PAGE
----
2 sides speak at Harbor Square plan hearingThe drawings of buildings and plans are only conceptual – trying to show what COULD be built there
The Edmonds City Council got its first “official” public taste of the Port of Edmonds’ Harbor Square Master Plan on Tuesday.
This was the first public hearing on the plan at the City Council level, although it’s had a number of public hearings and public comment opportunities at both the port and planning commission levels.
The Port even mailed out brochures to the public explaining the plan.
The Port wants its Harbor Square Master Plan incorporated into the City’s Comprehensive Plan, which is the next step before the Port begin looking for development opportunities.
But some believe much of the discussion is taking the drawings of buildings and various height limits (a sure-fire hot-button issue in Edmonds), perhaps, a little too literally.
According to Kernen Lien, associate planner for the City of Edmonds, “the Harbor Square Master Plan contains some language on the types of uses to be allowed and building heights; the request is not for a rezone and is not a project level proposal.
“However, incorporating the Port’s Harbor Square Master Plan into the Comprehensive Plan would lay the foundation for a future rezone and/or development agreement for the Harbor Square property to support a mixed-use transit-oriented development.”
In other words, the drawings of buildings and plans are only conceptual – trying to show what COULD be built there.
The Port, should the plan be accepted, would then need to find a developer interested in building a project on the Harbor Square Property.
That project would then need to be discussed in detail and passed by the council as a project level proposal.
The plan, as might be expected, has prompted a lot of discussion, and the council’s initial public hearing enabled a large number of citizens to voice their opinions.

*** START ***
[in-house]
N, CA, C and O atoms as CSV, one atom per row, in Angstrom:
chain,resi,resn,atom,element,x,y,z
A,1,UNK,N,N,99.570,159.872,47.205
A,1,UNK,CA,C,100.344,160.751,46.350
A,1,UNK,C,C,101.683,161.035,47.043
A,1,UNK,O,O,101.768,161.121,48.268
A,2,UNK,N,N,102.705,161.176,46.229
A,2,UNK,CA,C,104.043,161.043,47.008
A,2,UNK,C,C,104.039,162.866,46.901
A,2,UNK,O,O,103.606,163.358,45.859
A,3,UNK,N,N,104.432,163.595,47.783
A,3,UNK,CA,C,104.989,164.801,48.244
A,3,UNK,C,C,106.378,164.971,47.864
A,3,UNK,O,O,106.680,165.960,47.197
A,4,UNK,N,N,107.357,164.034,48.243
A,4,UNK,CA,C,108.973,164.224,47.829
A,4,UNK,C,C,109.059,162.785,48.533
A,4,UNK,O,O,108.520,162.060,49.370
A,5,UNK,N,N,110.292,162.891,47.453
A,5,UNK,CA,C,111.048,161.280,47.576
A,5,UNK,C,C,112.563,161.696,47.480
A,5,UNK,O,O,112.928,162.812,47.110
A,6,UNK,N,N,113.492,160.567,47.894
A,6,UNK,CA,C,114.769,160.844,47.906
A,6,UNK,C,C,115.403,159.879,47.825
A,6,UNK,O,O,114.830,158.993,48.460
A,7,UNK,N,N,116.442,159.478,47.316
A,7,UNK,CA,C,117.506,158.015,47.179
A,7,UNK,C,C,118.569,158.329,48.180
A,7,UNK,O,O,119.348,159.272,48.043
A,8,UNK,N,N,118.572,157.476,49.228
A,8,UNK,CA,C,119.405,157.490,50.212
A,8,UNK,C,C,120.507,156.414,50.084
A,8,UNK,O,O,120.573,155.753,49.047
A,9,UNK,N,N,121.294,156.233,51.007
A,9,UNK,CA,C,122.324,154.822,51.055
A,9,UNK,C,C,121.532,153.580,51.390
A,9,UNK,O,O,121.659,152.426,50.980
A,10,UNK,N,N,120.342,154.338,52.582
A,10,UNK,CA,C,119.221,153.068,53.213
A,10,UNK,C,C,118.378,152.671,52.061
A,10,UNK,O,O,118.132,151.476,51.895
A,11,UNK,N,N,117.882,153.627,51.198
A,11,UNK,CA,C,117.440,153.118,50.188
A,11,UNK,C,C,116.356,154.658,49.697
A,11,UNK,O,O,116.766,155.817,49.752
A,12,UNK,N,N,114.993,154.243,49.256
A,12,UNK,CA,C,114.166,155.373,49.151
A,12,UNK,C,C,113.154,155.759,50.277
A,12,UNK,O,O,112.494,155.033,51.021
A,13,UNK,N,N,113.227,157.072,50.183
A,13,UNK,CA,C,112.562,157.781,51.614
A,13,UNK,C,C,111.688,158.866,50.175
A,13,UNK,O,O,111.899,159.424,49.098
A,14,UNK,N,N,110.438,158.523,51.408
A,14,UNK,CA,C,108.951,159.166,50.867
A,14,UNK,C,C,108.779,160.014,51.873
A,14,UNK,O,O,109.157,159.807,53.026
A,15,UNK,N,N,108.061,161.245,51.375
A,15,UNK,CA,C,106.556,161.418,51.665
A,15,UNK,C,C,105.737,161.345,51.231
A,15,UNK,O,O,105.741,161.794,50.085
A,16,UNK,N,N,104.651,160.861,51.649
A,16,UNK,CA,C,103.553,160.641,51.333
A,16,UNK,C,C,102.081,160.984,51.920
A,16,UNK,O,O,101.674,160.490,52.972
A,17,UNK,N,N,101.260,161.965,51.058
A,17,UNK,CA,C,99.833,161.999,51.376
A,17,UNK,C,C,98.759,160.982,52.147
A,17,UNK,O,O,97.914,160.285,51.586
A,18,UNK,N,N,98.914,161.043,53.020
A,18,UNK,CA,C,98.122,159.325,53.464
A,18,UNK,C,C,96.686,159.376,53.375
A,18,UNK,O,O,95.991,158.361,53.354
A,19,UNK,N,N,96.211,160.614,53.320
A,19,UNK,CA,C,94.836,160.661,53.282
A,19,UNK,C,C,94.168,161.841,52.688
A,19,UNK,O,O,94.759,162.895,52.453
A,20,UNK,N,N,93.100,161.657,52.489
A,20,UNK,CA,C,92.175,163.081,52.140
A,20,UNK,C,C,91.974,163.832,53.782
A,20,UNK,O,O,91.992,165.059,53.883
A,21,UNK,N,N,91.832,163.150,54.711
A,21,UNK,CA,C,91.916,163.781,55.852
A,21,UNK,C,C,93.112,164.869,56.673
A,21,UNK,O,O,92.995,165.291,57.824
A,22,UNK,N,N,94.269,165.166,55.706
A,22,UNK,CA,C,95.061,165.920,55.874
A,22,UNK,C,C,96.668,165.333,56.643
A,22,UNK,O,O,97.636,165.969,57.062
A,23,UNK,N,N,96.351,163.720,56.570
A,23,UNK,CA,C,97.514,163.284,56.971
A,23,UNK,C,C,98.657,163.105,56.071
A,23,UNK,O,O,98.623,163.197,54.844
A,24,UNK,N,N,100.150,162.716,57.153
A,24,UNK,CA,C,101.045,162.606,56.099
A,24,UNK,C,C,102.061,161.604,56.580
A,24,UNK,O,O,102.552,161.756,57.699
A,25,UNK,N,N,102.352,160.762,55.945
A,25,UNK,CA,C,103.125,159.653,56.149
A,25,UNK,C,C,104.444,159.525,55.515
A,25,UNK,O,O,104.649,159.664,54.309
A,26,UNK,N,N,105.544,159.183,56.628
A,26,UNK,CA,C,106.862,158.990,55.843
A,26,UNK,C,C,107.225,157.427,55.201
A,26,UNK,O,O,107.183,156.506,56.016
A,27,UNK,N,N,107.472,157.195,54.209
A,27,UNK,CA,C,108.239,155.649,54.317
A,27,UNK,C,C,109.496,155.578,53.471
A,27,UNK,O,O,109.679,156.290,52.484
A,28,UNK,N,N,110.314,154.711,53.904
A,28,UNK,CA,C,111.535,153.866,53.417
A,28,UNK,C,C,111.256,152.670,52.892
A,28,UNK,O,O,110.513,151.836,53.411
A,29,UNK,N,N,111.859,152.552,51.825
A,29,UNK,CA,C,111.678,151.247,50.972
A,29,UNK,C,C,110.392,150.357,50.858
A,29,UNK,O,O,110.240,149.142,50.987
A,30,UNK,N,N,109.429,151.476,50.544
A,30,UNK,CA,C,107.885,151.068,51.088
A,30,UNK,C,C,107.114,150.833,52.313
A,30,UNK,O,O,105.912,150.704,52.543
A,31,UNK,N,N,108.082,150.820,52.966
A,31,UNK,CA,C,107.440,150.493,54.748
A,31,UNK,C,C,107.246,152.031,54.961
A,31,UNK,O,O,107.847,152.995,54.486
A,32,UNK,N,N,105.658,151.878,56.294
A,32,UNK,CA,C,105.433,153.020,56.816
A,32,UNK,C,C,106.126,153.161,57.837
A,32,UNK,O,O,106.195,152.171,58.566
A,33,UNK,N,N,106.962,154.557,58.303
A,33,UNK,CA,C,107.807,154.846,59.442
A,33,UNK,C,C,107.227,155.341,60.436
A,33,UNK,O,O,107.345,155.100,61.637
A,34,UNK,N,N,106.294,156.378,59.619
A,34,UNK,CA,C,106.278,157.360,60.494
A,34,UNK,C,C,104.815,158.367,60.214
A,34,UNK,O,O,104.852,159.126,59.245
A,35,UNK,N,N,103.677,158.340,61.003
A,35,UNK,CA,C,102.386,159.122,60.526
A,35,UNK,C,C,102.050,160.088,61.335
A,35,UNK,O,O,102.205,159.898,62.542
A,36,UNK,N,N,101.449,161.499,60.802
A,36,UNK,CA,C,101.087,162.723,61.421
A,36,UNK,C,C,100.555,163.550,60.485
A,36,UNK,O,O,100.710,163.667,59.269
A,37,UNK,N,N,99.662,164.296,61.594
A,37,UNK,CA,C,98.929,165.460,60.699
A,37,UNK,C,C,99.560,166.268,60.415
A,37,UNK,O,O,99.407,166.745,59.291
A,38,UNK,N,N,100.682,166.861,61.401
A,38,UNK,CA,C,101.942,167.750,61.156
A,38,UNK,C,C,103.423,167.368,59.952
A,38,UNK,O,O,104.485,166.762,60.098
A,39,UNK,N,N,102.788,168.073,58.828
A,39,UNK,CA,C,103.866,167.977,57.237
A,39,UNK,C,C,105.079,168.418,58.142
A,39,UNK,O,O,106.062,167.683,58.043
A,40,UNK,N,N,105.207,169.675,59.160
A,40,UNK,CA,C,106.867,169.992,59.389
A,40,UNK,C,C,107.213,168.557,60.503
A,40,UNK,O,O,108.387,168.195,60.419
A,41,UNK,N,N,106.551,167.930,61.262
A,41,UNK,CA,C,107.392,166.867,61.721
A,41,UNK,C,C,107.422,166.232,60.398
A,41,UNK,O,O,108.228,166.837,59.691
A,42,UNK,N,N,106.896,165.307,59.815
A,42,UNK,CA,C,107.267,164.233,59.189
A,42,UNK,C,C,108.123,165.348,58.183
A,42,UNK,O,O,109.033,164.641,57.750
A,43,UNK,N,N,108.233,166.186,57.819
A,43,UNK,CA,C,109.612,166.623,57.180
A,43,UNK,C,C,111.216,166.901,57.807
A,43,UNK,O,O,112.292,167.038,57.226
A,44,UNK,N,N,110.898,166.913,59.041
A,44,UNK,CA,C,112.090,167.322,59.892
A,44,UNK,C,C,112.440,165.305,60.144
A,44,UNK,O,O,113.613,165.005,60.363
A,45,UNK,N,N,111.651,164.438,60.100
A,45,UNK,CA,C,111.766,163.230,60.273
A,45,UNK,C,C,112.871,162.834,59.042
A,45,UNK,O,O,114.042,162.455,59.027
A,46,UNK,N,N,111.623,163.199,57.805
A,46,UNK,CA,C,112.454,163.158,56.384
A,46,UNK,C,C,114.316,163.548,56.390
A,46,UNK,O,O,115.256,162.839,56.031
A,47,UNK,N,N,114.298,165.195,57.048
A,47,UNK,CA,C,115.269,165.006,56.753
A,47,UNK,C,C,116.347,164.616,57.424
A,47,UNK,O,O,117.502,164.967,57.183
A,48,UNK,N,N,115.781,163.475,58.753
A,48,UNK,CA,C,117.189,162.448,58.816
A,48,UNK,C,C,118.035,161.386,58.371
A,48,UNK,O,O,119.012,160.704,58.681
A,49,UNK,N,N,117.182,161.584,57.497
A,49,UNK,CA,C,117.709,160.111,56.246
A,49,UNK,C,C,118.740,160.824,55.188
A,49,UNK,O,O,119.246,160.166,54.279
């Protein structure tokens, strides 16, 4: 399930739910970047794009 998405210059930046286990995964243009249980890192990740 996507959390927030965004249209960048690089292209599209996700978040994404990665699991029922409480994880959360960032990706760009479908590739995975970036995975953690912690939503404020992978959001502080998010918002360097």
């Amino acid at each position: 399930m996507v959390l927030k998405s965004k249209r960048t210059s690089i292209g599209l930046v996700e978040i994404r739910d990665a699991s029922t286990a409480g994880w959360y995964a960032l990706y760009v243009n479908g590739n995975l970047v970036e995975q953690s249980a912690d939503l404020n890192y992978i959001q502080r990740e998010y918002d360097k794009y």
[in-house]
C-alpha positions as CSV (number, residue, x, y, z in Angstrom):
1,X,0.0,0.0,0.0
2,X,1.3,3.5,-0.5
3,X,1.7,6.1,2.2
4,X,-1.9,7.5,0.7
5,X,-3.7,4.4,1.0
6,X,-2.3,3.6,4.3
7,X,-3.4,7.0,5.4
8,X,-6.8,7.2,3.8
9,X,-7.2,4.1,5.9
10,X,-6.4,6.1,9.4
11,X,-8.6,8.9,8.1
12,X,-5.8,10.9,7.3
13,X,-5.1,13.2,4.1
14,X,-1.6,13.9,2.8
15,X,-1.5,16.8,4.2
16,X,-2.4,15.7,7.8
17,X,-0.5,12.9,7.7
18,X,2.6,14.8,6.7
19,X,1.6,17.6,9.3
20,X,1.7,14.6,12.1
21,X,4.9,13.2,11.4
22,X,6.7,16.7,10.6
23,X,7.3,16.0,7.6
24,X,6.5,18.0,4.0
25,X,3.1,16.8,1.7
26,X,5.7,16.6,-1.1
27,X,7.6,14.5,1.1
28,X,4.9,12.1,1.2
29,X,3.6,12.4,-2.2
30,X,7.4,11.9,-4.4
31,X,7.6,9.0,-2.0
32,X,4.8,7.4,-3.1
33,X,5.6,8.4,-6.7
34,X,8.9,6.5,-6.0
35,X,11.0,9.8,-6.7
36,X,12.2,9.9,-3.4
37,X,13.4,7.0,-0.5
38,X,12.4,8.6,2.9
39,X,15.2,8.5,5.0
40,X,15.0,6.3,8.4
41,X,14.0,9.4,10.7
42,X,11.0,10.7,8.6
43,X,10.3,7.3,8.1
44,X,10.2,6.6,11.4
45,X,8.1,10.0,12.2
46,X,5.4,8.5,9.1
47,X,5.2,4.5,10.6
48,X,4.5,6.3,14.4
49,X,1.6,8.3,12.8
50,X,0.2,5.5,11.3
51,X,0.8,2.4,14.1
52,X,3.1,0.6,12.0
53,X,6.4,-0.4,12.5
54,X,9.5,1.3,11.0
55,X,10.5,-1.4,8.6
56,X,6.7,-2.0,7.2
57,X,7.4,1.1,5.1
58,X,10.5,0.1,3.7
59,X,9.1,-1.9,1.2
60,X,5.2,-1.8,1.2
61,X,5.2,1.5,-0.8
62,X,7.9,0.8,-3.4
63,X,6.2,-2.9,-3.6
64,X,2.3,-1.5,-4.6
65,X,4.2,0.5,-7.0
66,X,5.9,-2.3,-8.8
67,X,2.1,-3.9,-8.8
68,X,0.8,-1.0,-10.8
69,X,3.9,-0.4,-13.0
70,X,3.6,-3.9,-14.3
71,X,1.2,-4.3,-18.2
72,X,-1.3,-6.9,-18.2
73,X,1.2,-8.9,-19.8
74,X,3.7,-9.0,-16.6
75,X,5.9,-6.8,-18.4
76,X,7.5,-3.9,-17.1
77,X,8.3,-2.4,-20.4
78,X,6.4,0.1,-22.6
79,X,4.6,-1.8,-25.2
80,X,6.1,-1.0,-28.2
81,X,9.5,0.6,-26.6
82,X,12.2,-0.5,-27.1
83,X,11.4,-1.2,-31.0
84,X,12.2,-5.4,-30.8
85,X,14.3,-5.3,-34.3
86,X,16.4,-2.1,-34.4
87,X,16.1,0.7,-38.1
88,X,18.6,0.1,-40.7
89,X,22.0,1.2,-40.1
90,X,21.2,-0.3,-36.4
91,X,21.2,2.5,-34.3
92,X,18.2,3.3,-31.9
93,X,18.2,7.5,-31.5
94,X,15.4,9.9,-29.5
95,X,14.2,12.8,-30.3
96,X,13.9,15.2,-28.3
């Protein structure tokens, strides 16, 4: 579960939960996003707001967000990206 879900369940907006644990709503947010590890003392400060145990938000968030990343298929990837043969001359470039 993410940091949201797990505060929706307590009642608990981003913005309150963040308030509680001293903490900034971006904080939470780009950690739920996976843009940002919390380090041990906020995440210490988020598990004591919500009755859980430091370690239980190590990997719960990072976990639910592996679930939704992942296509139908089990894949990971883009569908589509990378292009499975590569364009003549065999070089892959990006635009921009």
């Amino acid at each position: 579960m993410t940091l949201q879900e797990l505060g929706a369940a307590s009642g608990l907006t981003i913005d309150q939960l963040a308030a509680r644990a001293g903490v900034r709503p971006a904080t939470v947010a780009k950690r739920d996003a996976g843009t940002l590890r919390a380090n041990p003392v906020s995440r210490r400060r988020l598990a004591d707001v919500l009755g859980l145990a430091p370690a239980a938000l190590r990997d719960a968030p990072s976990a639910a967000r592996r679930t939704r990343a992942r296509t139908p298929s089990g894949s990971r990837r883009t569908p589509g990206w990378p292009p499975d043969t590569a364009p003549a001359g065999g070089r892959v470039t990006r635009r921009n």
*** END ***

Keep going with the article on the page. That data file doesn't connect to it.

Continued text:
Both sides of the issue made good points for the public and council to consider.
What they said:
Against passage of the Harbor Square Master Plan
“Against 55-foot limit – If we go 55 feet we’ll have to let everyone go 55 feet.
“A loss of our lovely town – keep the bowl concept as it is.”
(On views) “The methodology used in the UW study is not conclusive.”
“We want to maintain our village atmosphere, but we’re talking about a different kind of village.”
“It bothers me that the antique mall is not being considered at the same time.”
“Several environmental plans need to be considered now – not later.”
“Just want to keep Edmonds the way it is.”
“It will negatively affect the beauty and views to residents and visitors.”
“Something is missing – the shadow effect. It will leave a cold corridor.”
For passage of the Harbor Square Master Plan
“It will increase the tax base, help fund the arts, and diversify the life and growth of Edmonds.”
“A redeveloped Harbor Square will help prevent loss of views, not impede them.”
“This is just trying to take the next step, some of our values are in jeopardy.”
“The council needs to protect the public view, not the private view.”
“It will create an entry point and a visual gateway to downtown.”
“The marsh will be enhanced, not just ‘as is.’”
“A plus to the entire city, not just the business community.”
“What is there now is not what we want.”
“Plan provides relief for property taxes for years to come.”
“It can be the centerpiece of a newly beautiful and vibrant downtown.”
The next public hearing will be Tuesday, Dec. 18, at the regularly scheduled City Council meeting. Be there to let your council members know how you feel about the issue.